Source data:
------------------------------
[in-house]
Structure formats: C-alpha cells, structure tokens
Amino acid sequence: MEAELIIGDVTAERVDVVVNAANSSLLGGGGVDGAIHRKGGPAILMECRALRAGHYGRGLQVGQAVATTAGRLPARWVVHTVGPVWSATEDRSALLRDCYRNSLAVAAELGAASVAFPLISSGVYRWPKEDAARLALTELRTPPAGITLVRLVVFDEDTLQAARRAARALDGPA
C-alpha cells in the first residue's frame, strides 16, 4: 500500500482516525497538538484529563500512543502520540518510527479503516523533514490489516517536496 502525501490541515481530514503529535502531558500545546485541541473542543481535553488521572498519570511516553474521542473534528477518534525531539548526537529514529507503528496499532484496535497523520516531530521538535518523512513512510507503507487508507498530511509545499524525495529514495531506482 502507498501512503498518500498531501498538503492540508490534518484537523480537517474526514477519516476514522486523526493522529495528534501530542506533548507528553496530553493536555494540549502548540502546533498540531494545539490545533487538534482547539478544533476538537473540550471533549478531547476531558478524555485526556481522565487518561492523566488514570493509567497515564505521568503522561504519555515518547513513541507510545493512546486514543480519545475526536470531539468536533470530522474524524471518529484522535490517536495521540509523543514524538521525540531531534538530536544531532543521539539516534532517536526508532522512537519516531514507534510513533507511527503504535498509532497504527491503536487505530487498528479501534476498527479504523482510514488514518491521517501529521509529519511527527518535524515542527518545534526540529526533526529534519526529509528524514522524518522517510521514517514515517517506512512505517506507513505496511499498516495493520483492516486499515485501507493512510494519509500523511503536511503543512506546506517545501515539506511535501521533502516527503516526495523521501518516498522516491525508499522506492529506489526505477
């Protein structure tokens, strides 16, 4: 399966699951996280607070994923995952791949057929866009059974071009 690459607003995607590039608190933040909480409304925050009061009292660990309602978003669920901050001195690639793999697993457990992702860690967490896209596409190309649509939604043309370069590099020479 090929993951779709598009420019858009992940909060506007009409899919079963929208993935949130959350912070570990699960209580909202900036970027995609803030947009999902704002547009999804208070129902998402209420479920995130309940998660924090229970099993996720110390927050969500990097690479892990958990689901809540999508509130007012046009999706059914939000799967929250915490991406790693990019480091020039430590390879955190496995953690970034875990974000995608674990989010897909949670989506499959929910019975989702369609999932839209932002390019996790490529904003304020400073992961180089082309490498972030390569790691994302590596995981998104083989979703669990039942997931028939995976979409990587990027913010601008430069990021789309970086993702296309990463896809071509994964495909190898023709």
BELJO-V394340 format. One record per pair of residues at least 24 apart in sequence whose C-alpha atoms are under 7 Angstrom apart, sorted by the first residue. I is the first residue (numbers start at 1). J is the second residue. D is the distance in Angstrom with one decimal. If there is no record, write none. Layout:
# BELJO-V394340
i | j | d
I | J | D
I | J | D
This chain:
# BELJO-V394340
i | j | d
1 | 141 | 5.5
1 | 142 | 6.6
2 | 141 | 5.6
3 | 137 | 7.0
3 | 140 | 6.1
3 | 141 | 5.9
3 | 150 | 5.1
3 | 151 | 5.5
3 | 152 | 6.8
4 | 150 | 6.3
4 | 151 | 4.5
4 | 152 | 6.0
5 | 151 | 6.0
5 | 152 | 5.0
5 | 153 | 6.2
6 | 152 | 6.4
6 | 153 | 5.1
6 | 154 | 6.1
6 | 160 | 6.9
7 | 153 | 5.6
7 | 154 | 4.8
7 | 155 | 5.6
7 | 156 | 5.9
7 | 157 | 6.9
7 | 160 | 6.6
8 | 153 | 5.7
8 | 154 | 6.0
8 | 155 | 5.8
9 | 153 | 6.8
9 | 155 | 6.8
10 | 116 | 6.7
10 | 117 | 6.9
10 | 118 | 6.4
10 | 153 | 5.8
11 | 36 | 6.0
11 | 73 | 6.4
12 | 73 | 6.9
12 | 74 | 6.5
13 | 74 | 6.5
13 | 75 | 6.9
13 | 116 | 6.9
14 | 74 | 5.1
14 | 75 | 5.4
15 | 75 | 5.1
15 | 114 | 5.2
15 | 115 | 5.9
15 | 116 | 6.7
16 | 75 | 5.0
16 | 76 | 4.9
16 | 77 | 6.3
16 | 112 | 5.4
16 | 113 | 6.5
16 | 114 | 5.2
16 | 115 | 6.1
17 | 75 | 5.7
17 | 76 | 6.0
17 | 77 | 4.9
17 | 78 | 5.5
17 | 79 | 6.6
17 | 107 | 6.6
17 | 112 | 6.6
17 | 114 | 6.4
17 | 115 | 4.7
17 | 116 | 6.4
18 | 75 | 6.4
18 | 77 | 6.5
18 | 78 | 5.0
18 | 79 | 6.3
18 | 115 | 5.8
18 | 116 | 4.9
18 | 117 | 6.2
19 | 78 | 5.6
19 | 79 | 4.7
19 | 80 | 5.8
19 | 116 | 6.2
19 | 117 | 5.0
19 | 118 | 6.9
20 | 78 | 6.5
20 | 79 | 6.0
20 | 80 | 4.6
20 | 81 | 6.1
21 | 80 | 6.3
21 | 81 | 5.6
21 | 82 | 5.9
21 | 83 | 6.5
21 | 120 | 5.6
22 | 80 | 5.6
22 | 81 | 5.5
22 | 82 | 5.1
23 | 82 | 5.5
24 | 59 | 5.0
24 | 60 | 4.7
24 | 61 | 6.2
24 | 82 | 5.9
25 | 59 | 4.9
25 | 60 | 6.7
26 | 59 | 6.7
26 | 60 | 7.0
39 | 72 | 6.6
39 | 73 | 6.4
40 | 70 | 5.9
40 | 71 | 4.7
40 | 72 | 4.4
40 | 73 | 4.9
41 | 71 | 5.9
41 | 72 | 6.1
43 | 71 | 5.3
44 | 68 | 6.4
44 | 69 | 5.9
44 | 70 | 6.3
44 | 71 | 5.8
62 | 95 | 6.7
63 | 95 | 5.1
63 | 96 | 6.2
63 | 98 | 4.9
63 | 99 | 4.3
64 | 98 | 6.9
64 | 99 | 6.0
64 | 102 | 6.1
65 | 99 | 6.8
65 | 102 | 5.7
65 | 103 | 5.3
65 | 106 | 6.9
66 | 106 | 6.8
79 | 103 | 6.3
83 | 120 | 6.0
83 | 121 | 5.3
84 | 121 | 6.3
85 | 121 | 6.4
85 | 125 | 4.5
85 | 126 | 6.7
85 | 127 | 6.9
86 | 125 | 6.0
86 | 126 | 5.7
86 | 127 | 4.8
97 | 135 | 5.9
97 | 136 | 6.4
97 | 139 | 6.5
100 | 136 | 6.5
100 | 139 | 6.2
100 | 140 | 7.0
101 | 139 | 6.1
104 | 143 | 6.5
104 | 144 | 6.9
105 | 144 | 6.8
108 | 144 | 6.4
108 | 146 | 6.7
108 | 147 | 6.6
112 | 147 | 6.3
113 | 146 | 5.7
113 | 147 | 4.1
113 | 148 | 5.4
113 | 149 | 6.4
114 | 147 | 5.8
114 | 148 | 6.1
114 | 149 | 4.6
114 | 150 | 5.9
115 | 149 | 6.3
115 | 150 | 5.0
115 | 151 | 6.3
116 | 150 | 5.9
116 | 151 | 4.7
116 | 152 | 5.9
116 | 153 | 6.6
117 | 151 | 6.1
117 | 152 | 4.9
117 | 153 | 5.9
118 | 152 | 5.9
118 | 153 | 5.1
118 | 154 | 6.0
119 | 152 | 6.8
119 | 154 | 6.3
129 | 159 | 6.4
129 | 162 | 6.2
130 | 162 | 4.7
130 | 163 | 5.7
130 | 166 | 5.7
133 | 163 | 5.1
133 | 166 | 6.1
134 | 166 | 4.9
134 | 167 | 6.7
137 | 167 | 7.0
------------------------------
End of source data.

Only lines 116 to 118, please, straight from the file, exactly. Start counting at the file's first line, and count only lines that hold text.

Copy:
40 | 72 | 4.4
40 | 73 | 4.9
41 | 71 | 5.9